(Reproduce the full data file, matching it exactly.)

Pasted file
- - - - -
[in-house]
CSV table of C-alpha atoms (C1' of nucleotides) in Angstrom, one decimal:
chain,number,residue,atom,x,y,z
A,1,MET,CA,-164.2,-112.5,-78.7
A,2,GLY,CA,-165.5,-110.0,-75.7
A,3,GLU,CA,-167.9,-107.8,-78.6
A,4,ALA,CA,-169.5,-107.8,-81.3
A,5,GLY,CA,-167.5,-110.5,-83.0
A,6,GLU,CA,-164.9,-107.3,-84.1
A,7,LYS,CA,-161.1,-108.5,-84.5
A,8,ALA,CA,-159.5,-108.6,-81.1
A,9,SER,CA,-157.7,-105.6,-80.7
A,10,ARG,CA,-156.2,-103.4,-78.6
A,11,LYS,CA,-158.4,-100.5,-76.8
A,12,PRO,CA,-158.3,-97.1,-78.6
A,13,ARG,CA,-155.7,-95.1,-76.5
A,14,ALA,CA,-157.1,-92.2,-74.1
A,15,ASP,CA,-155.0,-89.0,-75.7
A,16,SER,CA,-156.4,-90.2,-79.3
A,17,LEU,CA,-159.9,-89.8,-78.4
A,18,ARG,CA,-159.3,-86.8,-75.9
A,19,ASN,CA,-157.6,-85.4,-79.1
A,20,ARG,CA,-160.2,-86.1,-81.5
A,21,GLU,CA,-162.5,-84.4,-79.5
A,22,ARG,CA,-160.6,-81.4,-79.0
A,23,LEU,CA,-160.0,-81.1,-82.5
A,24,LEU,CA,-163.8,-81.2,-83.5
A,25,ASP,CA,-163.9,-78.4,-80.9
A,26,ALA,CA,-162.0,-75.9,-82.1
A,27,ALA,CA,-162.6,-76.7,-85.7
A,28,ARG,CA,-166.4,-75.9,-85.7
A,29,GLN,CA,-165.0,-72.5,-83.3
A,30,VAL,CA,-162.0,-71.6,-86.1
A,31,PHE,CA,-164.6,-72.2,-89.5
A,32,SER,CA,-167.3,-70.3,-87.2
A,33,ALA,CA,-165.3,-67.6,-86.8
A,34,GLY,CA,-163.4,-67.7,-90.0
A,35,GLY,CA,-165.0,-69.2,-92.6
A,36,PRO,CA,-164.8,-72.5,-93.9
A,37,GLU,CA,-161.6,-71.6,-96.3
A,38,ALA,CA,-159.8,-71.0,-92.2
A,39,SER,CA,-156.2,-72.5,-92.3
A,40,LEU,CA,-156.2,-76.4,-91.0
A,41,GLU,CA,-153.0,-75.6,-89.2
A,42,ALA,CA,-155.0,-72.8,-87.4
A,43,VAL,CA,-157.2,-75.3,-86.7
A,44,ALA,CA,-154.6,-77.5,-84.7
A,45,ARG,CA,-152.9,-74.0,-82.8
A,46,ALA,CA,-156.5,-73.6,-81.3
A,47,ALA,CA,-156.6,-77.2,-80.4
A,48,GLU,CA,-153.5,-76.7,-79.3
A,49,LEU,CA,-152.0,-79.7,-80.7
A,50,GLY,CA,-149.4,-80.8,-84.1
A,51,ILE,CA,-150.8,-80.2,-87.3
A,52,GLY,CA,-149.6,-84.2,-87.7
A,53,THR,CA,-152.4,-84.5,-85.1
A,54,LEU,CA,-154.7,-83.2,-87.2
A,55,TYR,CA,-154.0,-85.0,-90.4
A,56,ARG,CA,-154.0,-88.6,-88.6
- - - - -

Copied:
[in-house]
CSV table of C-alpha atoms (C1' of nucleotides) in Angstrom, one decimal:
chain,number,residue,atom,x,y,z
A,1,MET,CA,-164.2,-112.5,-78.7
A,2,GLY,CA,-165.5,-110.0,-75.7
A,3,GLU,CA,-167.9,-107.8,-78.6
A,4,ALA,CA,-169.5,-107.8,-81.3
A,5,GLY,CA,-167.5,-110.5,-83.0
A,6,GLU,CA,-164.9,-107.3,-84.1
A,7,LYS,CA,-161.1,-108.5,-84.5
A,8,ALA,CA,-159.5,-108.6,-81.1
A,9,SER,CA,-157.7,-105.6,-80.7
A,10,ARG,CA,-156.2,-103.4,-78.6
A,11,LYS,CA,-158.4,-100.5,-76.8
A,12,PRO,CA,-158.3,-97.1,-78.6
A,13,ARG,CA,-155.7,-95.1,-76.5
A,14,ALA,CA,-157.1,-92.2,-74.1
A,15,ASP,CA,-155.0,-89.0,-75.7
A,16,SER,CA,-156.4,-90.2,-79.3
A,17,LEU,CA,-159.9,-89.8,-78.4
A,18,ARG,CA,-159.3,-86.8,-75.9
A,19,ASN,CA,-157.6,-85.4,-79.1
A,20,ARG,CA,-160.2,-86.1,-81.5
A,21,GLU,CA,-162.5,-84.4,-79.5
A,22,ARG,CA,-160.6,-81.4,-79.0
A,23,LEU,CA,-160.0,-81.1,-82.5
A,24,LEU,CA,-163.8,-81.2,-83.5
A,25,ASP,CA,-163.9,-78.4,-80.9
A,26,ALA,CA,-162.0,-75.9,-82.1
A,27,ALA,CA,-162.6,-76.7,-85.7
A,28,ARG,CA,-166.4,-75.9,-85.7
A,29,GLN,CA,-165.0,-72.5,-83.3
A,30,VAL,CA,-162.0,-71.6,-86.1
A,31,PHE,CA,-164.6,-72.2,-89.5
A,32,SER,CA,-167.3,-70.3,-87.2
A,33,ALA,CA,-165.3,-67.6,-86.8
A,34,GLY,CA,-163.4,-67.7,-90.0
A,35,GLY,CA,-165.0,-69.2,-92.6
A,36,PRO,CA,-164.8,-72.5,-93.9
A,37,GLU,CA,-161.6,-71.6,-96.3
A,38,ALA,CA,-159.8,-71.0,-92.2
A,39,SER,CA,-156.2,-72.5,-92.3
A,40,LEU,CA,-156.2,-76.4,-91.0
A,41,GLU,CA,-153.0,-75.6,-89.2
A,42,ALA,CA,-155.0,-72.8,-87.4
A,43,VAL,CA,-157.2,-75.3,-86.7
A,44,ALA,CA,-154.6,-77.5,-84.7
A,45,ARG,CA,-152.9,-74.0,-82.8
A,46,ALA,CA,-156.5,-73.6,-81.3
A,47,ALA,CA,-156.6,-77.2,-80.4
A,48,GLU,CA,-153.5,-76.7,-79.3
A,49,LEU,CA,-152.0,-79.7,-80.7
A,50,GLY,CA,-149.4,-80.8,-84.1
A,51,ILE,CA,-150.8,-80.2,-87.3
A,52,GLY,CA,-149.6,-84.2,-87.7
A,53,THR,CA,-152.4,-84.5,-85.1
A,54,LEU,CA,-154.7,-83.2,-87.2
A,55,TYR,CA,-154.0,-85.0,-90.4
A,56,ARG,CA,-154.0,-88.6,-88.6